Previous studies addressing the cost-effectiveness of SCR used tooth retention and vitality as the outcome.1111 Emara R, Krois J, Schwendicke F. Maintaining pulpal vitality: cost-effectiveness analysis on carious tissue removal and direct pulp capping. J Dent. 2020 May;96:103330. https://doi.org/10.1016/j.jdent.2020.103330
https://doi.org/10.1016/j.jdent.2020.103...
, 1313 Schwendicke F, Paris S, Stolpe M. Cost-effectiveness of caries excavations in different risk groups - a micro-simulation study. BMC Oral Health. 2014 Dec;14(1):153. https://doi.org/10.1186/1472-6831-14-153
https://doi.org/10.1186/1472-6831-14-153...
As discussed by the cited authors, who adopted similar models for assessing the cost-effectiveness of treatments, “it is a late outcome and hence rather distant from the initial decisions. This partially explains the limited differences between comparisons; a wide range of further factors nivellate [balance out] the initial differences over time.”1111 Emara R, Krois J, Schwendicke F. Maintaining pulpal vitality: cost-effectiveness analysis on carious tissue removal and direct pulp capping. J Dent. 2020 May;96:103330. https://doi.org/10.1016/j.jdent.2020.103330
https://doi.org/10.1016/j.jdent.2020.103...
In this sense, it is important to point out that the need for endodontic treatment – adopted to define failure in the present study – is a clinical event intricately linked to the treatment under investigation (caries excavation technique), and less susceptible to factors out of the researcher's control. From the authors’ point of view, the results of this study may contribute to adopting SCR in routine clinical practice for deep caries management, since it provides benefits in a matter of months or a few years, as well as longer “tooth expectancy” over decades. We recognize that tooth retention is the most valuable endpoint in dental research; however, it is also important to measure the monetary value of the treatments and the economy gained from the proposed treatment. The need for endodontic treatment has been described by Elderton as a significant step towards tooth loss in the restorative cycle2929 Elderton RJ. Preventive (evidence-based) approach to quality general dental care. Med Princ Pract. 2003;12 Suppl 1:12-21. https://doi.org/10.1159/000069841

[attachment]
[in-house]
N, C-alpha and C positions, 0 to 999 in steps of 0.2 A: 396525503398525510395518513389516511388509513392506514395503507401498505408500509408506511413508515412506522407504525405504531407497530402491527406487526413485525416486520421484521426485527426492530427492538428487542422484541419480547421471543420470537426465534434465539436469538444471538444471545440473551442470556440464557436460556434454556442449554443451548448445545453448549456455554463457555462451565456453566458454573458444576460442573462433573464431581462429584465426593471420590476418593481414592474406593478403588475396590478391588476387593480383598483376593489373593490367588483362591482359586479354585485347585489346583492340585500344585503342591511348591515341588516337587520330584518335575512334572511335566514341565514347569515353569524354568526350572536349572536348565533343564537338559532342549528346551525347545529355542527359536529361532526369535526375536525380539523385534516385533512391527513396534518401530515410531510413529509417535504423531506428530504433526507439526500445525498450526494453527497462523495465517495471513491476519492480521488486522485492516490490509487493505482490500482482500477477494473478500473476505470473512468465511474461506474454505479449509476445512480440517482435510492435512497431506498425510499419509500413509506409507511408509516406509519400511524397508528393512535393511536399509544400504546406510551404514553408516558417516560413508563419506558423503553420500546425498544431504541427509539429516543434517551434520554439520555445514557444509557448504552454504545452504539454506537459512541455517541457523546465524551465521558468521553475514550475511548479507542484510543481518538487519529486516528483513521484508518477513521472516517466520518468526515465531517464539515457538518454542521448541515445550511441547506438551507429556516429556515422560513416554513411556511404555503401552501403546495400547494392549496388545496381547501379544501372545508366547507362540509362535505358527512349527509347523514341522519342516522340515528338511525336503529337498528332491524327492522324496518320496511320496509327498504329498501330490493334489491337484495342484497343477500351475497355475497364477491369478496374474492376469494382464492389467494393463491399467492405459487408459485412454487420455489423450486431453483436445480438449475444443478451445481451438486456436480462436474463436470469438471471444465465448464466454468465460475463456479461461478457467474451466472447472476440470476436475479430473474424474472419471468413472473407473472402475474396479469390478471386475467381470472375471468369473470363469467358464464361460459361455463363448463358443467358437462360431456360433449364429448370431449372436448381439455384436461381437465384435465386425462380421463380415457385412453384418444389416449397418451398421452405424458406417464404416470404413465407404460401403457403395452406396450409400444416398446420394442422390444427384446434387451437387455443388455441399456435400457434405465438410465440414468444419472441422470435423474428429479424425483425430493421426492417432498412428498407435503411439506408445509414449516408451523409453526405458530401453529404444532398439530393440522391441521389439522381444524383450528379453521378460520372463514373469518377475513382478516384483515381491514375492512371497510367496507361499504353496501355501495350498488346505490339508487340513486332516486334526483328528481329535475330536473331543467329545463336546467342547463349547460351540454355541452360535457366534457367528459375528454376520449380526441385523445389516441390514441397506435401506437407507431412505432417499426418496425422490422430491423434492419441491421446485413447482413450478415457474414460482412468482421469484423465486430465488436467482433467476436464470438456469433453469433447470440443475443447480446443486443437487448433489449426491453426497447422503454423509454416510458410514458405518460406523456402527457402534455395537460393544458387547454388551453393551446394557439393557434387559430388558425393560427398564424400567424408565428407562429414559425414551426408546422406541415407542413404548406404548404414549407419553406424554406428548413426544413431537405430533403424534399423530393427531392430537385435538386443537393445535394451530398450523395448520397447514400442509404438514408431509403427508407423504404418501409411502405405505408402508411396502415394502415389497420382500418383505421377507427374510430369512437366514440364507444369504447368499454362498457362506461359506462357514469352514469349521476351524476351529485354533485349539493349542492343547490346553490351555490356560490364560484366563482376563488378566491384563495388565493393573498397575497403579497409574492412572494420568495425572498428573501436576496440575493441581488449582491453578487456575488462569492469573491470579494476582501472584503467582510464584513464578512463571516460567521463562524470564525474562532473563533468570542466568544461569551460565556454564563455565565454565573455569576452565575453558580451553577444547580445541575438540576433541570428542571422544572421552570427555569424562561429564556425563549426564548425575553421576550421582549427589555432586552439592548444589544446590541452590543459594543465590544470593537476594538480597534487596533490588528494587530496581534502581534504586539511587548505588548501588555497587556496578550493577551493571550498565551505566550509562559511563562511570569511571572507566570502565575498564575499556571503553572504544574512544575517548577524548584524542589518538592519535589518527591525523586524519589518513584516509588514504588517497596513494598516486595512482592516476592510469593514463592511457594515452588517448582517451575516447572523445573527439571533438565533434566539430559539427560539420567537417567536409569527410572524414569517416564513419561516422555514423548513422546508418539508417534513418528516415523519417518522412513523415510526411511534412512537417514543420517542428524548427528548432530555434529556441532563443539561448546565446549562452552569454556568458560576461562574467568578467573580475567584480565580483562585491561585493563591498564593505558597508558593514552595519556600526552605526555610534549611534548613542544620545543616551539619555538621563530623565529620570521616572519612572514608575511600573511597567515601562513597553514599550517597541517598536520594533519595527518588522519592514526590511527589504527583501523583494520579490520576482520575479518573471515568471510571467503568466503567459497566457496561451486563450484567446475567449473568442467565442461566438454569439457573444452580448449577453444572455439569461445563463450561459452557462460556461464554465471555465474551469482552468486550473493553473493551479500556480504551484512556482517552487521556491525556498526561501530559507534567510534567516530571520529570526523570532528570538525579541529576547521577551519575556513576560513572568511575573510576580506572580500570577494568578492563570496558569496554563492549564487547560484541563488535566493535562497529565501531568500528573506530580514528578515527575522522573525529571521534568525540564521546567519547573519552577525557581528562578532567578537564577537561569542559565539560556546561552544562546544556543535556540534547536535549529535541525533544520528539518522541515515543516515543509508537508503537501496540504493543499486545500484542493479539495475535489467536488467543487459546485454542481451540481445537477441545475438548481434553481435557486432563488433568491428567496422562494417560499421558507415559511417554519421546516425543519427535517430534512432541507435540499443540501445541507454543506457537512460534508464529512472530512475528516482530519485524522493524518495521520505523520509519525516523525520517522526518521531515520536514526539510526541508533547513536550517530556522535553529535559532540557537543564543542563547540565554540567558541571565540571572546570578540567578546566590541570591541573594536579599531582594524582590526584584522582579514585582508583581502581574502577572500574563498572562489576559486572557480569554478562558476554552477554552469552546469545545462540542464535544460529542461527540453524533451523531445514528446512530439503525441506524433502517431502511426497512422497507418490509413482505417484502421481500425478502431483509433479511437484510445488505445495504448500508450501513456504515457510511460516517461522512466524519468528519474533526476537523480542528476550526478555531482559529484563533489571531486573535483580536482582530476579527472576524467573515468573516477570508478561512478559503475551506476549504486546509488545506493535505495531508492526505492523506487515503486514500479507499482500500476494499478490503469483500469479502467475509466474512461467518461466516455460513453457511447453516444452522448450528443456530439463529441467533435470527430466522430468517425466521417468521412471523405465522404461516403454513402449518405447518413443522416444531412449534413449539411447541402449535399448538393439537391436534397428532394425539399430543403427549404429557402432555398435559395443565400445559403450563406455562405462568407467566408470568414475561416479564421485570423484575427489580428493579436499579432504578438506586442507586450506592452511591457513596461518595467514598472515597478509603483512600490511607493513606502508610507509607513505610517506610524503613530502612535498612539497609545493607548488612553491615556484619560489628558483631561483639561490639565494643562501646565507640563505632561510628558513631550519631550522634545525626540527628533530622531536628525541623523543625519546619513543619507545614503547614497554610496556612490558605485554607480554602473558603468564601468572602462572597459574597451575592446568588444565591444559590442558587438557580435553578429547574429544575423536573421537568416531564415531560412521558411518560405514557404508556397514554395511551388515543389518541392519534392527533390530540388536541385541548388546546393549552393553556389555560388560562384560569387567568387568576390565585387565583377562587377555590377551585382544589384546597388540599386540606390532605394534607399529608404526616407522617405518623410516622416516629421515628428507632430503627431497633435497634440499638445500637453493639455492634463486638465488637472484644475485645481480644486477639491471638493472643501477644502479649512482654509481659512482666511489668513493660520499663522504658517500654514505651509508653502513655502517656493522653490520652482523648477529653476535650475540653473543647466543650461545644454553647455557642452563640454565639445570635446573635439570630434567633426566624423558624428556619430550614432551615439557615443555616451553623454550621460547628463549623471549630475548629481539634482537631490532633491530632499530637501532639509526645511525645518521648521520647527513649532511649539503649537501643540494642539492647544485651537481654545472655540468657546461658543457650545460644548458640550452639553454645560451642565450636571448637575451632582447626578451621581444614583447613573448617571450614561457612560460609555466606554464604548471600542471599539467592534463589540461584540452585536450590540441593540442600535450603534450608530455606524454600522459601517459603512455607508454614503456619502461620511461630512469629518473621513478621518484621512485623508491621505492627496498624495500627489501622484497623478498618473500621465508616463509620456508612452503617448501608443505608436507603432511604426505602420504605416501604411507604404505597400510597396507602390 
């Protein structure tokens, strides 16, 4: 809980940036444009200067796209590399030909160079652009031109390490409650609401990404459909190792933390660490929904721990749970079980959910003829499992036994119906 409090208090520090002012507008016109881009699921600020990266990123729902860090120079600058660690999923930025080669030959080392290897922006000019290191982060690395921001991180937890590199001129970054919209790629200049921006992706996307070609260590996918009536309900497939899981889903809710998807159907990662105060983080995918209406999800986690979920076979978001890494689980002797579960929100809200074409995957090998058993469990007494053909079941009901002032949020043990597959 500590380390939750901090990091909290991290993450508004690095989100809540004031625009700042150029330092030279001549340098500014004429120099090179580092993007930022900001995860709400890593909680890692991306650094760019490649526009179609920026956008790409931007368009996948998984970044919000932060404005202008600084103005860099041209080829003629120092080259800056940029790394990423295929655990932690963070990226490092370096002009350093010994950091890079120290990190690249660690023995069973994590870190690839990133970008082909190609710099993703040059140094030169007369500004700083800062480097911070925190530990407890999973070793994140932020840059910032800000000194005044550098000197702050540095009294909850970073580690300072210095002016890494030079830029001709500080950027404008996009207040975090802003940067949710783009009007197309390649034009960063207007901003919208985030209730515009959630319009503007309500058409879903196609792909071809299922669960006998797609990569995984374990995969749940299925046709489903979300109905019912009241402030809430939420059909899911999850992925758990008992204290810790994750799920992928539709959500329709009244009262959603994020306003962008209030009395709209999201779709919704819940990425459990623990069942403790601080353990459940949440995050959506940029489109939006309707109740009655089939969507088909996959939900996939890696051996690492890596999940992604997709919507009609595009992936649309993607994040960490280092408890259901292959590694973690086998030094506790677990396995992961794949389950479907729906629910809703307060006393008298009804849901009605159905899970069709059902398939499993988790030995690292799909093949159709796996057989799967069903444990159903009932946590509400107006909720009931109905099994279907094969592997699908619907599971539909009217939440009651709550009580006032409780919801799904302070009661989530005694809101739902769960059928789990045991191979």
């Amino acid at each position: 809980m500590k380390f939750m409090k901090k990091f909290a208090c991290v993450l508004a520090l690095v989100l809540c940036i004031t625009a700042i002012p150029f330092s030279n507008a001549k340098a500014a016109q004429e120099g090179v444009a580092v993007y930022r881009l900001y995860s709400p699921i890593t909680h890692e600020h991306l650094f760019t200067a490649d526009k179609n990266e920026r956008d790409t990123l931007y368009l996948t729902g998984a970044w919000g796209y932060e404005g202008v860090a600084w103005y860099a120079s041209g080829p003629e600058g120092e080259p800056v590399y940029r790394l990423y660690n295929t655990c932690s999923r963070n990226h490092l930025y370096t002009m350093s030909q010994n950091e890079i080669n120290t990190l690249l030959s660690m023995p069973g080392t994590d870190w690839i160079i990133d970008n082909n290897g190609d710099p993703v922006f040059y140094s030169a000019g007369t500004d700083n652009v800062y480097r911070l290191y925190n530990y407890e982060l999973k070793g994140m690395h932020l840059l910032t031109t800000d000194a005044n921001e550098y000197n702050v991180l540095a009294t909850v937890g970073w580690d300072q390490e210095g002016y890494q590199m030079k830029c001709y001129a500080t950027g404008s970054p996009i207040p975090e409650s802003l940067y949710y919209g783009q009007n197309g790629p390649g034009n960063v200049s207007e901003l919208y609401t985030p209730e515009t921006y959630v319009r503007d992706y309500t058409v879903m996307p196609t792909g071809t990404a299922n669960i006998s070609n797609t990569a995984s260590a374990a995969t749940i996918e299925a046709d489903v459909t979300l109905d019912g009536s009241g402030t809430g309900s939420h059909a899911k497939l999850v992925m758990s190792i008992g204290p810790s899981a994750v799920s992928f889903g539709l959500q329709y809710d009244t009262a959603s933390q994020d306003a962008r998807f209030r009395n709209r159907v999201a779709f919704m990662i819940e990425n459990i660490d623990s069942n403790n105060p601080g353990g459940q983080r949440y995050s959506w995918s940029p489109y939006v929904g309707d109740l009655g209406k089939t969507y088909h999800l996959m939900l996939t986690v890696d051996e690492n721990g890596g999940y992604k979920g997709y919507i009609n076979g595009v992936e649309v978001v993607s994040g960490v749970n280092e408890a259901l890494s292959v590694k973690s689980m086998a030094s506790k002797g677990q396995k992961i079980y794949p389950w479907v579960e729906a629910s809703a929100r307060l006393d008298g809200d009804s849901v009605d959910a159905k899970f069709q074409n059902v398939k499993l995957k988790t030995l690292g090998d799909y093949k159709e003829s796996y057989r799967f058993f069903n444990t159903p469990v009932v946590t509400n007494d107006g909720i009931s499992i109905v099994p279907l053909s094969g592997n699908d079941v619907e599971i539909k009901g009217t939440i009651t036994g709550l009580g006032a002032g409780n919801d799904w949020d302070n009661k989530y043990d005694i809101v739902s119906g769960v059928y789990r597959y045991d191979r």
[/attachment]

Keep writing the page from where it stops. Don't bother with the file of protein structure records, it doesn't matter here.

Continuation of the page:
https://doi.org/10.1159/000069841...
. Findings of this nature gain major importance in populations with limited access to endodontics, since these restrictions may result in early tooth extractions.

In this study, the cost of the failure was considered as the endodontic treatment followed by a direct restoration. However, the economy gained by using SCR would be even greater if considering that other types of restorations are needed after an endodontic treatment, depending on the quality/characteristics of the tooth remnant. For example, full cuspal coverage, posts or crowns are typically indicated for posterior teeth, since they provide resistance to fracture.3030 Aquilino SA, Caplan DJ. Relationship between crown placement and the survival of endodontically treated teeth. J Prosthet Dent. 2002 Mar;87(3):256-63. https://doi.org/10.1067/mpr.2002.122014
https://doi.org/10.1067/mpr.2002.122014...
, 3434 Sorensen JA, Martinoff JT. Intracoronal reinforcement and coronal coverage: a study of endodontically treated teeth. J Prosthet Dent. 1984 Jun;51(6):780-4. https://doi.org/10.1016/0022-3913(84)90376-7
https://doi.org/10.1016/0022-3913(84)903...
All these options are more expensive than a direct restoration, and would significantly increase the costs of a failure, and improve the economy gained by performing SCR treatment.

An additional consideration is that SCR treatments are completed in one session, instead of the two required by SW, thereby increasing the dentist's time availability. As a result, the overall number of treatments performed in the public health centers would increase, and dental care services could be extended to a broader portion of the population. Although this aspect was not explored in the present study, the improvement in patient comfort and time should also be considered. Future studies should address this topic.

This study had some limitations that need to be addressed. One is that the analysis model did not consider the costs related to the patient, such as time spent on treatment, or the possibility that dental rehabilitation is more expensive than expected. Furthermore, the results should be applied more directly to the Brazilian public health system, and not to Brazilian private dental clinics or to other countries.

In conclusion, performing SCR in one session provides benefits for public finances (direct economy), and for public health services (increase in the number of treatments performed), because of its higher success rates and substantial economy.

Acknowledgments

We acknowledge the support of CAPES (funding code 001), CNPq (40.3420/04-0), FAPERGS (04/1531-8), as well as DFL (Rio de Janeiro, Brazil), Ivoclar/Vivadent (Schaan, Liechtenstein), SDI (Bayswater, WA, Australia), and Hu-Friedy (Chicago, USA) industries.

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Publication Dates

  • Publication in this collection
    04 Sept 2023
  • Date of issue
    2023

History

  • Received
    16 Sept 2022
  • Reviewed
    15 May 2023
  • Accepted
    12 Apr 2023